Shift work link to 'increased risk of heart problems'

  • 27 July 2012
  • From the section Health
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shift workers
Image caption Working night shifts can disrupt the body's clock and lead to health problems

Shift workers are slightly more at risk of having a heart attack or stroke than day workers, research suggests.

An analysis of studies involving more than 2m workers in the British Medical Journal said shift work can disrupt the body clock and have an adverse effect on lifestyle.

It has previously been linked to an increased risk of high blood pressure and diabetes.

Limiting night shifts would help workers cope, experts said.

The team of researchers from Canada and Norway analysed 34 studies.

In total, there were 17,359 coronary events of some kind, including cardiac arrests, 6,598 heart attacks and 1,854 strokes caused by lack of blood to the brain.

These events were more common in shift workers than in other people.

The BMJ study calculated that shift work was linked to a 23% increased risk of heart attack, 24% increased risk of coronary event and 5% increased risk of stroke.

But they also said shift work was not linked to increased mortality rates from heart problems and that the relative risks associated with heart problems were "modest".

The researchers took the socioeconomics status of the workers, their diet and general health into account in their findings.

No rest

Dan Hackam, associate professor at Western University, London, Ontario in Canada, said shift workers were more prone to sleeping and eating badly.

"Night shift workers are up all the time and they don't have a defined rest period. They are in a state of perpetual nervous system activation which is bad for things like obesity and cholesterol," he said.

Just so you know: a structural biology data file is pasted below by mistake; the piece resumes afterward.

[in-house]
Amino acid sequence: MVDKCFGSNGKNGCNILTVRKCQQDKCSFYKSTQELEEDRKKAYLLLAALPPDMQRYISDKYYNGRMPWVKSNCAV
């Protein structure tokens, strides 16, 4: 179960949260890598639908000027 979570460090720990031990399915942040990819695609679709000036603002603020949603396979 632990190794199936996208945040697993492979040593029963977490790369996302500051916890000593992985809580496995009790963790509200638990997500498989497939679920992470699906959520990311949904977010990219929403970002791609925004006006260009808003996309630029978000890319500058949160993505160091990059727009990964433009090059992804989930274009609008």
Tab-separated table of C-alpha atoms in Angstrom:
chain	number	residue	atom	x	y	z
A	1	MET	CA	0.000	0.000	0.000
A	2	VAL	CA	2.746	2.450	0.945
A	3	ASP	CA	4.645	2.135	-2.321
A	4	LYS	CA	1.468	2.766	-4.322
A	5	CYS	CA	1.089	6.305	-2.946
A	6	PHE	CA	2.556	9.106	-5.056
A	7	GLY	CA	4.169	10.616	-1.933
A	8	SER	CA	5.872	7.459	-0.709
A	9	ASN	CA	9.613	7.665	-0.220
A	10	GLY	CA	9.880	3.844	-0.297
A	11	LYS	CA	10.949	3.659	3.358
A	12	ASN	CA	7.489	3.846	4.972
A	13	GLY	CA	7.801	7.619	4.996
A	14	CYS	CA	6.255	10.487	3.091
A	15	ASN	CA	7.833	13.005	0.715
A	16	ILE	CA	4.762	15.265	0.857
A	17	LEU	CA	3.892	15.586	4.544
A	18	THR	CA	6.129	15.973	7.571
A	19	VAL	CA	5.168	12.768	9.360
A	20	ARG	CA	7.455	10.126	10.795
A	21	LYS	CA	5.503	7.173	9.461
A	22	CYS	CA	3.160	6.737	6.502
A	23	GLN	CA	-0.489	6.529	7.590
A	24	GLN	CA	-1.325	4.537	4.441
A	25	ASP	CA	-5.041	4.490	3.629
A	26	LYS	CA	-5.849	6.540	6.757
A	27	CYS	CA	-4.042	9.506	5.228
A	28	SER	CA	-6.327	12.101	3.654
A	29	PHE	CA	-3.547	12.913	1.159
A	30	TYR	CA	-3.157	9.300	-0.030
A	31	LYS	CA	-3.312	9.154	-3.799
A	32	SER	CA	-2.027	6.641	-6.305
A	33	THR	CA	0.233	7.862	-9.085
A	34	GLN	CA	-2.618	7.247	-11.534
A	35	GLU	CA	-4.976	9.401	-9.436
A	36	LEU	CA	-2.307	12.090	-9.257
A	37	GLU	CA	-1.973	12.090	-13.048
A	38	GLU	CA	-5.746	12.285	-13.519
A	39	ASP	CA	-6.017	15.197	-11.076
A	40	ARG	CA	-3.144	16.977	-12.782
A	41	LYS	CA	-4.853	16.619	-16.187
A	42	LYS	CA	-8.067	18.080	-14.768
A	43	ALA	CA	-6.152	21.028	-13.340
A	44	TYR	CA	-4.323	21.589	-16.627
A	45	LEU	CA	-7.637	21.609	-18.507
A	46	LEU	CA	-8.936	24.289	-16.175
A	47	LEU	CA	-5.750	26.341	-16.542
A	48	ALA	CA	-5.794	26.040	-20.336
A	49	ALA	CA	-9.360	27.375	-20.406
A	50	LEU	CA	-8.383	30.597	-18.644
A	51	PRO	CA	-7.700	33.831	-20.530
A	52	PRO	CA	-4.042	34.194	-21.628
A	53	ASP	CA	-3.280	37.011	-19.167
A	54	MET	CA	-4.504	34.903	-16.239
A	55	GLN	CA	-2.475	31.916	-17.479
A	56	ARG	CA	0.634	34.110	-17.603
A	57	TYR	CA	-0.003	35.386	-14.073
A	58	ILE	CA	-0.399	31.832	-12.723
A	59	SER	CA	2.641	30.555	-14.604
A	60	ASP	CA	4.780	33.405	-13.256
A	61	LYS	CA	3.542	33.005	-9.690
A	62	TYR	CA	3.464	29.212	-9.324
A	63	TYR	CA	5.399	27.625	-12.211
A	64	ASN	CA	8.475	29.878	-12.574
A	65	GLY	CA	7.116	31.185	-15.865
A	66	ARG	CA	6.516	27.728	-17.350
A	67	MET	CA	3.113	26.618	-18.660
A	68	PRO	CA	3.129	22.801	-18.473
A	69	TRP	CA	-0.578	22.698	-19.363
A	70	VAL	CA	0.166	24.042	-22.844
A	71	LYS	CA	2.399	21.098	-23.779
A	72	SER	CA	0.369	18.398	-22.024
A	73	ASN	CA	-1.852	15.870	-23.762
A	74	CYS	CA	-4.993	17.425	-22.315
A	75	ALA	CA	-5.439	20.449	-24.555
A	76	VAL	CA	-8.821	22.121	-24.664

The authors say that screening programmes could help identify and treat risk factors for shift workers, such as high blood pressure and cholesterol levels.

They add that shift workers could also be educated about what symptoms to look out for, which might indicate early heart problems.

Jane White, research and information services manager at the Institution of Occupational Safety and Health, said there were complex issues surrounding shift work.

"It can result in disturbed appetite and digestion, reliance on sedatives and/or stimulants, as well as social and domestic problems.

"These can affect performance, increase the likelihood of errors and accidents at work, and even have a negative effect on health.

She said the effects of shift work needed to be well managed.

"Avoiding permanent night shifts, limiting shifts to a maximum of 12 hours and ensuring workers have a minimum of two full nights' sleep between day and night shifts are simple, practical solutions that can help people to cope with shift work."

Ellen Mason, senior cardiac nurse at the British Heart Foundation, said the increased risk to an individual shift worker "was relatively small".

"But many Brits don't work nine to five and so these findings becomes much more significant.

"Whether you work nights, evenings or regular office hours, eating healthily, getting active and quitting smoking can make a big difference to your heart health."

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